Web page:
Notes: Moose to get the ball in Game 1
Jeter OK after leaving game; A-Rod wins AL homer crown
BOSTON -- Mike Mussina will take the ball for the Yankees in Game 1 of the American League Division Series on Tuesday in Anaheim. What happens after that is anybody's guess.
Joe Torre plans to unveil his ALDS rotation on Monday when the Yankees work out at Angel Stadium, though the manager wouldn't reveal which three starters would make up the remainder of that rotation.
Randy Johnson will likely start Game 3 in New York on Friday, though Torre hasn't ruled out the idea of using him in Game 2 on Wednesday. Should Johnson start Game 2, he would be doing so on three days' rest, as he threw 123 pitches in his start against the Red Sox on Saturday.
"He threw 120-something pitches, so my guess is he'll be Friday," Torre said. "We haven't officially said that, because we're not discounting anything. We'll make whatever decision we think is the smartest thing for us to do."
Pitching coach Mel Stottlemyre said that if Game 2 had been at home on Wednesday, he would have given more thought to the idea of using Johnson on short rest. Johnson is 11-2 with a 3.13 ERA at home, posting a 6-6 record and 4.64 ERA on the road this season.
Torre said that the only way he would consider using Johnson on Wednesday would be if he and Stottlemyre felt that it would give them more options later in the week.
"If we decide that pitching Game 2 allows him to come out of the bullpen for us late in the series, to give ourselves that option, it would be a consideration," Torre said. "But we need to have him best on the day he starts, so we'll see how he feels tomorrow."
Assuming Johnson pitches Game 3, Shawn Chacon would likely get the nod in Game 2. Chacon tossed two-thirds of an inning in Sunday's game, as it was his scheduled throw day and he hadn't thrown a bullpen session.
"We figured an inning wasn't going to hurt him," Torre said.
Game 4 would go to either Aaron Small or Chien-Ming Wang, with Wang the likely candidate because of Small's versatility out of the bullpen.
Jeter OK: Derek Jeter left Sunday's game with a bruised right knee, an injury he suffered while sliding into second base in the first inning.
Jeter was pulled for precautionary reasons, as Torre saw him running a little gingerly during his third-inning at-bat.
"It's fine; it's just a little banged up," Jeter said. "It's no big deal."
Jeter is expected to play in Game 1 on Tuesday.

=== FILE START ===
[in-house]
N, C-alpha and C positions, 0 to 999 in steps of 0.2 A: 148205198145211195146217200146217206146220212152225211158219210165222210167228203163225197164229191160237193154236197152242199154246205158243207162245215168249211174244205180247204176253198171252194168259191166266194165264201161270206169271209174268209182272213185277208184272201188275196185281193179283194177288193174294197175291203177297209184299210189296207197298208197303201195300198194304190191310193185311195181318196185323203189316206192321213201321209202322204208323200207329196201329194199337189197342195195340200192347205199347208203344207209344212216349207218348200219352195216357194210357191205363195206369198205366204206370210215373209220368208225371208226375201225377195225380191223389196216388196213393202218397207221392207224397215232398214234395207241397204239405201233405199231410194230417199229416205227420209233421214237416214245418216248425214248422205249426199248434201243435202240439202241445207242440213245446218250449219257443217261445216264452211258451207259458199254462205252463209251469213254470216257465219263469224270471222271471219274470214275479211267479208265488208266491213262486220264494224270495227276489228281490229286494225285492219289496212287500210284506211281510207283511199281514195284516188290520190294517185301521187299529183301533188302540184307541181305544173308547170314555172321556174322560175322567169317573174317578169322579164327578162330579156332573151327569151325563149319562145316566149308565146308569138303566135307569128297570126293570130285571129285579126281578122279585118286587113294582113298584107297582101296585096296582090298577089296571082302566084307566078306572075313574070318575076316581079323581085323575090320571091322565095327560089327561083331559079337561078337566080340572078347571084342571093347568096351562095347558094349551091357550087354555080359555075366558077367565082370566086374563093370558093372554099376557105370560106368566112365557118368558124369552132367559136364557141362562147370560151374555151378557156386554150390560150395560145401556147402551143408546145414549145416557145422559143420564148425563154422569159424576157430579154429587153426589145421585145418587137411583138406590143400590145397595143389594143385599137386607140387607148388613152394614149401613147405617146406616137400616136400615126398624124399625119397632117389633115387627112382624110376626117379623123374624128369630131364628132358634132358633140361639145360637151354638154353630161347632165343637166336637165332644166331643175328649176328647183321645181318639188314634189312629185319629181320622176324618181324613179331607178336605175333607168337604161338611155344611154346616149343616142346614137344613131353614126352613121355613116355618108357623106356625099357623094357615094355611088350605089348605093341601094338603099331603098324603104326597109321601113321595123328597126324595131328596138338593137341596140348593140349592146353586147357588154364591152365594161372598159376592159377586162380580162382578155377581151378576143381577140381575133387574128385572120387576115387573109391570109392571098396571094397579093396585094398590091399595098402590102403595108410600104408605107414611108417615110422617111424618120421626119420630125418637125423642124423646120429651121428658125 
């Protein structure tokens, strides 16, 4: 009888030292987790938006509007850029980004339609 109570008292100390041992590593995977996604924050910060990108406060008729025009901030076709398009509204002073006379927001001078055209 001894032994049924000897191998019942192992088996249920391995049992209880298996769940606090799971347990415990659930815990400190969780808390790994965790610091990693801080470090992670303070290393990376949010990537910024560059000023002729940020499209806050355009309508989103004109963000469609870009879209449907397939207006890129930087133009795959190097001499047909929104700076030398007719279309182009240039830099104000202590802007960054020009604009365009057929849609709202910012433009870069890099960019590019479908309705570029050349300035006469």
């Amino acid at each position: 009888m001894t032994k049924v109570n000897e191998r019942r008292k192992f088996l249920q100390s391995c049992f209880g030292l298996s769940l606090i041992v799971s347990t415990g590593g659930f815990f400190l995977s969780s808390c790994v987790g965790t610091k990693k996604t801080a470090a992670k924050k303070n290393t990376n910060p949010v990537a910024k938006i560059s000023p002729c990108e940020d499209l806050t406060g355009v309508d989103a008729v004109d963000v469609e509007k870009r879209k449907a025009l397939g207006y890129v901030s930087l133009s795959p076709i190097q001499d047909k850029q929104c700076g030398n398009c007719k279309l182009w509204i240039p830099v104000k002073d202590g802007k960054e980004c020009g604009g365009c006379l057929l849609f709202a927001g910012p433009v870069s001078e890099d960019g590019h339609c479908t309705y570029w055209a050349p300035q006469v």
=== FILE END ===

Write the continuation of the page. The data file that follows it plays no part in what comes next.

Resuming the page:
He would know: Red Sox manager Terry Francona, whose Red Sox were forced to start the playoffs on the West Coast last October, said after Sunday's game that the Yankees won't be at a disadvantage because they have to fly to Anaheim on Sunday night to open the Division Series.
"I'm sure that they would rather have played at home; but it really, in the end, doesn't matter because you need to win wherever you play," Francona said. "And if something like that gets in the way, and I probably shouldn't speak for Joe, then you're not good enough.
"Wherever they tell you to go or when they tell you to play, you just try to be better than the other team."
Number crunching: Alex Rodriguez won the American League home run title with 48 homers, defeating Boston's David Ortiz, who hit 47.
Rodriguez also set the AL record for homers by a third baseman, hitting 47 of his bombs while playing third. His other homer came as a DH. The previous AL record of 46 was held by Troy Glaus of the Angels, who reached that plateau in 2000.
A-Rod finished the season as the Yankees' leader in home runs, RBIs (130), batting average (.321) and runs scored (124). Derek Jeter led the team with 202 hits, while Hideki Matsui's 45 doubles were a team best.
Quotable: "He's a manager. He has the right to do as he chooses. There's a code of honor when so much is on the line. You hope people do the right thing, but you can't control what people do." -- Rodriguez, on Rangers manager Buck Showalter's decision to pull several of his starting players early in Sunday's game against the Angels, despite the fact that an Angels loss would have given the Yankees home-field advantage in the first round
Mark Feinsand is a reporter for MLB.com. This story was not subject to the approval of Major League Baseball or its clubs.